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Horse Racing, Kentucky Derby at The Downey Profile®

Exclamation Point A 'Work in Progress; Higher Power Rebel Bound


Full Brother to Classic Empire Has a Few Issues

On the heels of Exclamation Point's two-turn allowance win yesterday at Oaklawn Park, trainer Brad Cox said it’s “very possible” the full brother to Classic Empire will run again this year at the track. The question is what kind of race.

The March 17 Rebel obviously comes up too soon, but the Arkansas Derby is possible along with the Northern Spur Stakes, the latter of which carries no Kentucky Derby points. Both races are set for the same day, April 14.

“Work in progress, nice horse, tons of talent,” Cox said yesterday after the win. “Hopefully, he’ll take us where we want to go.”

Making his second career start and first around two turns, Exclamation Point (in photo) stalked front-running Inge on the outside through splits of :22.93 for the opening quarter and :47.18 for a half-mile.

Fernando De La Cruz began pushing on Exclamation Point around the second turn, and the colt took the lead on the outside turning for home. He began drifting out approaching the wire, prompting De La Cruz to go to a right-handed stick.

Exclamation Point, the 3-5 favorite, covered the mile over a fast track in 1:38.80.

“I thought he ran well,” Cox said. “It looked like he got a little lost at the top of the lane, and then also down the lane. With nothing to run at him, he was kind of looking at maybe a tire track from the gate. Overall, for him to step up and run against winners for the first time, first time around two turns – we asked a lot of him. I thought he sat off somewhat of a hot pace today. He did well. He’s very athletic. The horse has a ton to learn. Moving forward, I don't know where we’ll go with him. We’ll probably give him a little time.”

Cox said Exclamation Point won his career debut despite being “a touch worked up in the post parade” with the lead pony and switching to his left lead inside the sixteenth pole after being hit right-handed. Exclamation Point was equipped with a lip chain until he got to the gate Saturday, Cox said, adding he believed the equipment helped keep the colt more settled before the race.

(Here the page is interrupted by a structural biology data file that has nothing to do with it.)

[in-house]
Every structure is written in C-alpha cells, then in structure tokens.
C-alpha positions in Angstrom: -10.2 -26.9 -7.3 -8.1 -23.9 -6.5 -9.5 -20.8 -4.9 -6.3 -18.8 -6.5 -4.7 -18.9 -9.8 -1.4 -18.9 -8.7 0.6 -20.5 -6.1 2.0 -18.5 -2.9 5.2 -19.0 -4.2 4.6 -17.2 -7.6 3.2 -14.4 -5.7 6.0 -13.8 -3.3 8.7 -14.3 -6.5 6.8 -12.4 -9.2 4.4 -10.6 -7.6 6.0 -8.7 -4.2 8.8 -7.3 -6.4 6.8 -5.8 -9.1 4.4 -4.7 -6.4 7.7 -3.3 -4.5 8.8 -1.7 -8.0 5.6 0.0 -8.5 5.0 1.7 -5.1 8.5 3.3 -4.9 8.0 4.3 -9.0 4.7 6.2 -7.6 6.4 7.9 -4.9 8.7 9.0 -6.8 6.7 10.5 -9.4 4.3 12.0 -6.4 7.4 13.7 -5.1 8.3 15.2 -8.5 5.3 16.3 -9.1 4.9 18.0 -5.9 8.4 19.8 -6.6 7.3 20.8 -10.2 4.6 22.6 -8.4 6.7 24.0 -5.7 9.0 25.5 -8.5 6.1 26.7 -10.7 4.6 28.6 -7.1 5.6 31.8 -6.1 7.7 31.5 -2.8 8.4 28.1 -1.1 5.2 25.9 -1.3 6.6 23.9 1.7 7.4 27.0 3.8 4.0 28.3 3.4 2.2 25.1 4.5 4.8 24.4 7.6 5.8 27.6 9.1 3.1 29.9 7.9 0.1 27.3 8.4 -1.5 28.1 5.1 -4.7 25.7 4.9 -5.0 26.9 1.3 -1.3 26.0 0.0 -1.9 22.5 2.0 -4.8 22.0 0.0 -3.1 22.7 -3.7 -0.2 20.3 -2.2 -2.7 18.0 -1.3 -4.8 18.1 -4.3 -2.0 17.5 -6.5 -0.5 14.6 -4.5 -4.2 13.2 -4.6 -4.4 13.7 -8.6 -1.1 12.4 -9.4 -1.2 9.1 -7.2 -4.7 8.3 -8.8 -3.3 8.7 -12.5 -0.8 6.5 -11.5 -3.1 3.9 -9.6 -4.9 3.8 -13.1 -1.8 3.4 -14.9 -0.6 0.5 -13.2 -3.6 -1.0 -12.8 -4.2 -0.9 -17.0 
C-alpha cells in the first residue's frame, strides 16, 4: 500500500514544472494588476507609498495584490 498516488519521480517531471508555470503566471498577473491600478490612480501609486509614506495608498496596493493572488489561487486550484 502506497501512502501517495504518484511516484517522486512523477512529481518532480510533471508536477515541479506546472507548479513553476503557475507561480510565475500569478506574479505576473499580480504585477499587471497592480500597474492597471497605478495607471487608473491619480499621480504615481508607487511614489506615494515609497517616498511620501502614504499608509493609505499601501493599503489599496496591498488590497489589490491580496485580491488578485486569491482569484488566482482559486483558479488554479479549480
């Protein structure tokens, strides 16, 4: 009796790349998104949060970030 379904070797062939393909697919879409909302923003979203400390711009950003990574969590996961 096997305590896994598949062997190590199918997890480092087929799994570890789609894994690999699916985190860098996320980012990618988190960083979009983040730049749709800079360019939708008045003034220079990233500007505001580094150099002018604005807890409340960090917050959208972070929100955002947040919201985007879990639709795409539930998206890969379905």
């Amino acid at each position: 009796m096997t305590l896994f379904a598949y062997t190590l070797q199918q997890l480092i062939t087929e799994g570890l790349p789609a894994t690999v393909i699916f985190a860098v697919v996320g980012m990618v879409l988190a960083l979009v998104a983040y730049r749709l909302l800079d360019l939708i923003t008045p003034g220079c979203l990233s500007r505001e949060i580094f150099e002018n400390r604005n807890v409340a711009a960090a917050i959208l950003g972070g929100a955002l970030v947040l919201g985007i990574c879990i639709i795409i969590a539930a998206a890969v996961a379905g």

“He’s got ability, he’s got talent,” Cox said. “It's just, I guess, getting it out of him. We're getting it out of him, but there’s a fine line you’ve got to walk as far as getting him to perform in the afternoon and doing it the right way – running straight and not jumping on the pony. It’s a work a progress.”

Exclamation Point races for his breeders, Steve and Brandi Nicholson, and Staton Flurry of Hot Springs, who purchased a half-interest in the colt late last month.
Higher Power

After a period of doubt, Higher Power is definitely being pointed to the Rebel.

A half-brother to millionaire and 2012 Oaklawn Handicap winner Alternation, Higher Power is unbeaten in two starts around two turns and two for three overall. Trainer Donnie Von Hemel said there’s nothing else in the latest condition book for Higher Power, unless he runs for a $62,500 claiming price.

“We probably won’t do that,” Von Hemel said with a laugh.

A son of Medaglia d’Oro, Higher Power won a Jan. 13 allowance optional claimer at a mile in his 3-year-old debut. He was under consideration for the Southwest Stakes on Feb. 19 before missing about a week of training because of a minor illness.

Higher Power has breezed three times since he resumed training, the last a five-furlong move in 1:00.80 Tuesday morning. Higher Power worked with stablemate Broken Promise, an older allowance runner.

“I think it was what we were wanting,” said Von Hemel, who also trained Alternation. “We were wanting a good, strong work with him. We know Broken Promise, being a 4-year-old, could kind of keep him to his task. I thought it was a good effort. We got something out of it.”

Like Alternation did, Higher Promise races for his breeder, Josephine Abercrombie’s Pin Oak Stable.

Edited Oaklawn Park release with additional content by Dick Downey

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